Regional Health Authorities were disbanded by the then UK UK Prime Minister John Major in 1996, but in the 2020s, the pressures on health and social care mean this decision is being reversed, but with an increased technological focus.
Despite how the limbs of political power have moved, the Walton Centre has always kept its head and focused on being patient-centric, which leads to interoperability.
Concentrating on the presentation layer means that we can move data around really effectively. Consultants don't care how you get the data there, as long as it is in a uniform state. So the logic was that data had to move from system to system. Rather than a single system, we concentrated on a best-of-breed approach.
For the last 17 years, the trust has used the PAS from Silverlink Software. That relationship has recently been extended for another five years. Walton Centre technologists have then developed APIs and the presentation layer on top of the Silverlink PAS. Griffiths describes the PAS as the architectural foundation for this approach, adding that the freedom and ability to develop on top of the PAS has saved the trust millions, a freedom a PAS from a global giant would not have afforded to them.
On the clinical side, we do some modular development in open source. For example, we developed a time in theatre module that is incredibly flexible as most theatre scenarios overrun.
Griffiths' team of four developers created the theatre system having developed a risk assessment package when Walton Centre found it could not find a package that met their requirements. The electronic patient record (EPR) is also self-developed by the trust, and the CIO says the development time was equal to that of migrating to an EPR from a major provider.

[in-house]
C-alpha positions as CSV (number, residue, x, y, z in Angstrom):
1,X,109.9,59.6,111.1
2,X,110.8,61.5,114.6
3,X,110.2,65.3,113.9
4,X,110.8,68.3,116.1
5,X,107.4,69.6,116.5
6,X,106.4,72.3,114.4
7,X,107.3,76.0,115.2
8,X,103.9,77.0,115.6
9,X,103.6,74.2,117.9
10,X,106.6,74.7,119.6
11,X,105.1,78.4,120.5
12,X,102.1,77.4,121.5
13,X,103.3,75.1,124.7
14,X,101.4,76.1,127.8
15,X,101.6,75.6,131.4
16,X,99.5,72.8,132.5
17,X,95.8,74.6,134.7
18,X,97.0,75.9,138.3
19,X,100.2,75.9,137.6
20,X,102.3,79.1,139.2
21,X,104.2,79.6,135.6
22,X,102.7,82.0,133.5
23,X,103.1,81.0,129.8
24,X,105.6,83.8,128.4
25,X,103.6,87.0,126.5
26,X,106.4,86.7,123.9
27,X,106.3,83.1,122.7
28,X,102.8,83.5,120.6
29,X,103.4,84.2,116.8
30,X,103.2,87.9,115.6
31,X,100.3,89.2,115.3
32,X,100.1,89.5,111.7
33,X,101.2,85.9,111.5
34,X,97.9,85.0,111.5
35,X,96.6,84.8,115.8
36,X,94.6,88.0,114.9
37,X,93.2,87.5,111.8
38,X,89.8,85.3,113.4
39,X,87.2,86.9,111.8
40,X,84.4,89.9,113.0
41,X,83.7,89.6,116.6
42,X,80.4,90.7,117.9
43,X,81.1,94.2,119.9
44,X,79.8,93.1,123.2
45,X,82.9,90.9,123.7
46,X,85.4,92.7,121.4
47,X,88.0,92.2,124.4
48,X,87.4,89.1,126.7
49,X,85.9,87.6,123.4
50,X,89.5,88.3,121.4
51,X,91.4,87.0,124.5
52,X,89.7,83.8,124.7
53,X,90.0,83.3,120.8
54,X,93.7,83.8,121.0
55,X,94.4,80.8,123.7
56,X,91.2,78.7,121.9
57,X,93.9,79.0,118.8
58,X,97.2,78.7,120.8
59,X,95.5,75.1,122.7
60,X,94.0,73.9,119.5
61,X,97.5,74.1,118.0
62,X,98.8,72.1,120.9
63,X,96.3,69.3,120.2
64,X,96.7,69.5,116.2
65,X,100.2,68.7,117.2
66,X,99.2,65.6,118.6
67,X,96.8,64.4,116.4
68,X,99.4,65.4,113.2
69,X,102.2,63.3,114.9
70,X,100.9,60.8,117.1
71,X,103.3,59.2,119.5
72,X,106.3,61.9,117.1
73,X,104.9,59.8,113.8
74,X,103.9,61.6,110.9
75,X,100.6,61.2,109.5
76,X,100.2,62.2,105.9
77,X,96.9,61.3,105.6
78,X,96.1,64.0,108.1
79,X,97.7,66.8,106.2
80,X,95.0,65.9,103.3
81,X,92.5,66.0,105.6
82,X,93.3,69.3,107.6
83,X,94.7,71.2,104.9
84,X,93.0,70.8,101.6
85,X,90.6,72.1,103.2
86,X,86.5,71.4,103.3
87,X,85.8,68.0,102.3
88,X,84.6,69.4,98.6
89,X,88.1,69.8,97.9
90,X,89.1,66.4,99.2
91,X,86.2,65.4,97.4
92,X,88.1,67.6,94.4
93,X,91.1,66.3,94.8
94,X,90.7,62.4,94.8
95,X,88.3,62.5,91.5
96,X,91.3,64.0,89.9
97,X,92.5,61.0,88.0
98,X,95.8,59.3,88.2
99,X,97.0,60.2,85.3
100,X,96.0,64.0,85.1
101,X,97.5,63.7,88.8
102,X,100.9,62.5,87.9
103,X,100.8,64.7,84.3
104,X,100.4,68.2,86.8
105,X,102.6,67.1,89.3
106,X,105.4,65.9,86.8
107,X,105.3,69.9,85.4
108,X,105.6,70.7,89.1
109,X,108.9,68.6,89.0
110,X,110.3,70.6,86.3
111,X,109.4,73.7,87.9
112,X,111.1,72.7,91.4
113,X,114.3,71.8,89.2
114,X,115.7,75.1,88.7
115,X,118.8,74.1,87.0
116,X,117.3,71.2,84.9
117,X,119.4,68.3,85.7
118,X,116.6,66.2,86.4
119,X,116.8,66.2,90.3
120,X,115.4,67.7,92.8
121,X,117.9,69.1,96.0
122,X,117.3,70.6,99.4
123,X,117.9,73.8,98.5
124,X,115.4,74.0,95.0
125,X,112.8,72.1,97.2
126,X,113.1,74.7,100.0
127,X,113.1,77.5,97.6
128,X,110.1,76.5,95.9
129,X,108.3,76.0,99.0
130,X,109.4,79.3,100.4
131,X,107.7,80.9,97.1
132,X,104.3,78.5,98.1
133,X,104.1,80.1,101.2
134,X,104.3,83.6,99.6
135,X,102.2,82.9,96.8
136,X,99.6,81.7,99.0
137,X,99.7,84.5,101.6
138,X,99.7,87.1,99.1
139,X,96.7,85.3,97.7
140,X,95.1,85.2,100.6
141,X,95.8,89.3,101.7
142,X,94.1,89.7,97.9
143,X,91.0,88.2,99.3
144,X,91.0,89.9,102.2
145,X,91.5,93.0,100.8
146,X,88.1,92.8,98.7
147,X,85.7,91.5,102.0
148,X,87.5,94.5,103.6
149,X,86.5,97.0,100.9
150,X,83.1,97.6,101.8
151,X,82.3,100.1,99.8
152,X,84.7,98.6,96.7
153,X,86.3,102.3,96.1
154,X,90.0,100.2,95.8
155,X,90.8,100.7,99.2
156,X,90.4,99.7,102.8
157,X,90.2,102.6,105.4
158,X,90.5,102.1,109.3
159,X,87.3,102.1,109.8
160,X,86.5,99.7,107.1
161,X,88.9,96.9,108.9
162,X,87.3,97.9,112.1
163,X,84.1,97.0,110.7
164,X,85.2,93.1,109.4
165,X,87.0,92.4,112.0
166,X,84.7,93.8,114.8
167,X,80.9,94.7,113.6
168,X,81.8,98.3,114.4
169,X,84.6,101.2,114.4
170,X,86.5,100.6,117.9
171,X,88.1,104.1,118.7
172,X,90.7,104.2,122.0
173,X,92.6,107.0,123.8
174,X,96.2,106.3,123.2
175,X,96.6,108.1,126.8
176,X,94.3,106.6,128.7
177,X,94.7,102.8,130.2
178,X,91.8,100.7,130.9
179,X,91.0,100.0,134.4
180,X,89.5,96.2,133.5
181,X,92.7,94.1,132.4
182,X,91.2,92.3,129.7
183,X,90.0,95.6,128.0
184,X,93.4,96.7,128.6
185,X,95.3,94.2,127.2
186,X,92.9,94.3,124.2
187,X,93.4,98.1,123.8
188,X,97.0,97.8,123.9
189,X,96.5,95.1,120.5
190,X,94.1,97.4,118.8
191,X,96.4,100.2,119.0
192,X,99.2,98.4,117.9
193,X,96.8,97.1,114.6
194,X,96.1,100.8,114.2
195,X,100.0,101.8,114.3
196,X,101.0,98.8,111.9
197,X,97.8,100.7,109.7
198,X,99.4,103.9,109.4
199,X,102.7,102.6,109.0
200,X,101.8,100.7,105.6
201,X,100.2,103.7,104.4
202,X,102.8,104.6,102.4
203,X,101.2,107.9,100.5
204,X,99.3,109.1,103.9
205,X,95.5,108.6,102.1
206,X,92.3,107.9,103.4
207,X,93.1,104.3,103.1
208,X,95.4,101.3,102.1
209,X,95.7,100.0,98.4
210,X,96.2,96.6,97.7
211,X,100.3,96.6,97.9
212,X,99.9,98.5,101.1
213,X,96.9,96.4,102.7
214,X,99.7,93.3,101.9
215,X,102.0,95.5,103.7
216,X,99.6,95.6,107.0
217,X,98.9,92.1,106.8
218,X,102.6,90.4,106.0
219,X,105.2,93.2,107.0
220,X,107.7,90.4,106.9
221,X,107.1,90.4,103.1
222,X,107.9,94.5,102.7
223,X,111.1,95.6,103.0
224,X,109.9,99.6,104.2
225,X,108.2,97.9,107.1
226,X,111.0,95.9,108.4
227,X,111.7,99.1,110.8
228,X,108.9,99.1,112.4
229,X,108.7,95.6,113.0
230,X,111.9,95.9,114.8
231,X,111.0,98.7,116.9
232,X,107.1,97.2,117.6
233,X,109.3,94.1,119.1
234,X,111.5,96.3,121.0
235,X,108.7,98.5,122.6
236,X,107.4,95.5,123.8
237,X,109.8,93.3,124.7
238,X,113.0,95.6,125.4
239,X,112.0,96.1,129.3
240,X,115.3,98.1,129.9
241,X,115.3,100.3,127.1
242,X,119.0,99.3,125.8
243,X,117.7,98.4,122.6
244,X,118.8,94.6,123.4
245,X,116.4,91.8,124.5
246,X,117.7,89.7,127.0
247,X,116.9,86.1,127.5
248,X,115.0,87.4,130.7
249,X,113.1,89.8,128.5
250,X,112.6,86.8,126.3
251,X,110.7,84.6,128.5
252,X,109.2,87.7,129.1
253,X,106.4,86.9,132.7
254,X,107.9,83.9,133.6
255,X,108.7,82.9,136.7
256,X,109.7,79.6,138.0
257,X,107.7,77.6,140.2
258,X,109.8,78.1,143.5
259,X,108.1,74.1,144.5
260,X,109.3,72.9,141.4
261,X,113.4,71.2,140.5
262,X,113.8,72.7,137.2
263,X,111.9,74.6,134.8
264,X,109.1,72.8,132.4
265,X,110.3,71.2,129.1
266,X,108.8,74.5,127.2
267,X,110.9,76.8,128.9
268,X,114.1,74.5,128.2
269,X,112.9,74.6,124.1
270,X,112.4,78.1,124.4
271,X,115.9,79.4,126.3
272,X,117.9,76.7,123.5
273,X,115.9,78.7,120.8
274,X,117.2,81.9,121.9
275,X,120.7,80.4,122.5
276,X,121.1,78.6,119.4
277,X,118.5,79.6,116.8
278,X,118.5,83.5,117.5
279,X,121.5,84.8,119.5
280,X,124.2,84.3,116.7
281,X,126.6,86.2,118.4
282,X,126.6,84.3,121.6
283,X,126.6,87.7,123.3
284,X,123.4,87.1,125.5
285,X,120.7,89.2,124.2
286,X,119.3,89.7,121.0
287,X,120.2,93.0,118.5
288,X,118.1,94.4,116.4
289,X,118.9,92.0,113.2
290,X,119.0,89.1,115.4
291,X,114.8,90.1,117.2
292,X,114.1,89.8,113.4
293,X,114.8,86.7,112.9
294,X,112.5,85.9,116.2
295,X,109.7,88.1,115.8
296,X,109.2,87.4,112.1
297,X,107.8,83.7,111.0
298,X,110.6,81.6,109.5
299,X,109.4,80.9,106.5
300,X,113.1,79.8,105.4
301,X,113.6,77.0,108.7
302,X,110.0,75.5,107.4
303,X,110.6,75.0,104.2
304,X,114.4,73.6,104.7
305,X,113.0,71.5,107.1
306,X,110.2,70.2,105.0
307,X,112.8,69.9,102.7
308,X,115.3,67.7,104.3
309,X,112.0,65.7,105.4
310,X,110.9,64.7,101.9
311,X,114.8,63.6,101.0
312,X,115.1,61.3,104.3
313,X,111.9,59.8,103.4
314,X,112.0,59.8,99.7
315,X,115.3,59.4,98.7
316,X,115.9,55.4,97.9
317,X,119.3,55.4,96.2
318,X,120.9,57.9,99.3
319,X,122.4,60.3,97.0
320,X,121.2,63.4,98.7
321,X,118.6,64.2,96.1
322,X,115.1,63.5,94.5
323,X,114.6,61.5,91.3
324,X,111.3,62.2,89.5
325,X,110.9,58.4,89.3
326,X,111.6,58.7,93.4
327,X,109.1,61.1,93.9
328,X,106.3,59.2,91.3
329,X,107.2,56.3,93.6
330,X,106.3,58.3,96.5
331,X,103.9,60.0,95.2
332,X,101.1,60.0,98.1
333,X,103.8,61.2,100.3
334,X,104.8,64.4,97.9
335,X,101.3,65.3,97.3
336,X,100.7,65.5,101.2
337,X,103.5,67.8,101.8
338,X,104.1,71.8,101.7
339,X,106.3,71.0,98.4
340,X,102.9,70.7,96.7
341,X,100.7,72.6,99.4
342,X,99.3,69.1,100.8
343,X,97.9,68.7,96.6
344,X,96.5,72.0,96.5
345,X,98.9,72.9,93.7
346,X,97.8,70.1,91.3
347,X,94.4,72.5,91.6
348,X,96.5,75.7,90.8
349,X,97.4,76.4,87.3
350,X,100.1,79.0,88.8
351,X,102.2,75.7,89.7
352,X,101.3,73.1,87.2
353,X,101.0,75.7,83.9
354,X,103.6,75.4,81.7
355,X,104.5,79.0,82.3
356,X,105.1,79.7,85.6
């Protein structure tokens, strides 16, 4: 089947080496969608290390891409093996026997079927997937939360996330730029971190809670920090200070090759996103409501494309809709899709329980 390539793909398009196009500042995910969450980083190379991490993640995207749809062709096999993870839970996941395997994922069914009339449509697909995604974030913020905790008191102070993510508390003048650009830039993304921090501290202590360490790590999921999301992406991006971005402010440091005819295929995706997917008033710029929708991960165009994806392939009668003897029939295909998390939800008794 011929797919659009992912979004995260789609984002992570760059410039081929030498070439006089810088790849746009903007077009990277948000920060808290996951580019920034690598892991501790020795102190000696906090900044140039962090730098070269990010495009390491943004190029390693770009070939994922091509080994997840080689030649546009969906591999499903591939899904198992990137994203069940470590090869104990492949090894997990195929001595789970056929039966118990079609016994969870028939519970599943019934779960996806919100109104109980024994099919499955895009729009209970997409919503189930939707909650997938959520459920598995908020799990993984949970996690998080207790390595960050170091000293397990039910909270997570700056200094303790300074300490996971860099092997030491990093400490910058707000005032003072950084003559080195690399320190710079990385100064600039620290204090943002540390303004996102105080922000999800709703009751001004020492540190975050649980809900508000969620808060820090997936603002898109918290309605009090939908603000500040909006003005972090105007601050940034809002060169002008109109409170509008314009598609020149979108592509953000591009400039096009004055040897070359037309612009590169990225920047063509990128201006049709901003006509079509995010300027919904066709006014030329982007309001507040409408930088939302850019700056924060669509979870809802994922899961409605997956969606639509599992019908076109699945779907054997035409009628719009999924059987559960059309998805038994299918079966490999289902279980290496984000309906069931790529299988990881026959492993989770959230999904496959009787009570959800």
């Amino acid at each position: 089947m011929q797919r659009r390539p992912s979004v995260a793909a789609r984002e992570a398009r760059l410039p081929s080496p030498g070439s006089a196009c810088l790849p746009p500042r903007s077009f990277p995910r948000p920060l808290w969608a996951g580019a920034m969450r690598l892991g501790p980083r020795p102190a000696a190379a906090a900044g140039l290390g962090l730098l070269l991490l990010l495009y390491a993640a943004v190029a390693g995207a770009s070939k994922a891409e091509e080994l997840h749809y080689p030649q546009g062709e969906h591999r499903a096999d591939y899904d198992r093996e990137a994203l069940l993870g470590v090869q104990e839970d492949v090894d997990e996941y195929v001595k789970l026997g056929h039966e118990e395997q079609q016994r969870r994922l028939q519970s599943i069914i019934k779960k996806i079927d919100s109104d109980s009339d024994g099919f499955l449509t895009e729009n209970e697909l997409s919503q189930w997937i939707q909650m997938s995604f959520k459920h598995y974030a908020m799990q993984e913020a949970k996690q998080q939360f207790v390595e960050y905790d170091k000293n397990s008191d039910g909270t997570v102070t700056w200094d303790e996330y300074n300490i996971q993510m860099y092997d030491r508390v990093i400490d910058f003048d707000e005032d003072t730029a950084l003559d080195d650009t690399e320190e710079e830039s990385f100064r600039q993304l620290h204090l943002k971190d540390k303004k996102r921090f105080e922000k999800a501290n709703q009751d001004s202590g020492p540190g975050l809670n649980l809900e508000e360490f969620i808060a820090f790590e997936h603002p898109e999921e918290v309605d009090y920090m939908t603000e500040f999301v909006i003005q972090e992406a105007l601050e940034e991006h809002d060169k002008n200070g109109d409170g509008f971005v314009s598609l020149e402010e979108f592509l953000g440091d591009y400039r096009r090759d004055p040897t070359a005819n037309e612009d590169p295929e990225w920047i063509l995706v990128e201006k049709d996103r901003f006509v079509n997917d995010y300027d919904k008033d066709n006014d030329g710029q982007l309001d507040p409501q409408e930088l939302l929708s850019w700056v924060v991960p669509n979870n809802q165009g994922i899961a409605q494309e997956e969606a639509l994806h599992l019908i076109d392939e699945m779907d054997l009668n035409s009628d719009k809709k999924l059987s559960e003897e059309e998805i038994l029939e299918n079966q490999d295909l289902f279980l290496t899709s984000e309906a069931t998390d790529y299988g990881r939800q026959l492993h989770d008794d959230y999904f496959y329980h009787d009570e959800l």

APIs quite often go against the commercial model of most PAS providers.
Griffiths says Walton Centre has developed a two-way relationship with Silverlink Software that sees the developments his team make fed back into the software provider and their product.
With a big vendor, there are too many layers for change control. The PAS is used for clinical appointments and has a master patient index, so it is our core for the patient record too.
Griffiths has developed a strong relationship with the local universities in Liverpool, which gives the Walton Centre access to regular sandwich year students, the students gain real experience of developing healthcare technology, and the CIO says the trust gains access to the talent the city is producing, and many return once their studies are completed. Next on the CIO's agenda is to produce some TED Talk style presentations to tell the story of technology in healthcare and continue to build that trust. He adds that this will be vital as the digital health agenda continues to grow. The Walton Centre is looking to become a level seven trust in terms of digital maturity - a standard set by the Healthcare Information and Management Systems Society (HIMMS).
Like a number of his peers, Griffiths is excited by the opportunities the next generation of technologies will provide to healthcare.
I really do believe that assisted and Artificial Intelligence (AI) is incredibly exciting. The most important thing is always the use cases.
He believes that Low Emissions Bluetooth could be just one example of a technology that may not get the hype of AI and machine learning, but could really make a difference to healthcare. Placed in the homes of patients, Low Emissions Bluetooth could trigger the action of providing all of patients records to a visiting clinician when they enter the home - a clear case of interoperability thinking.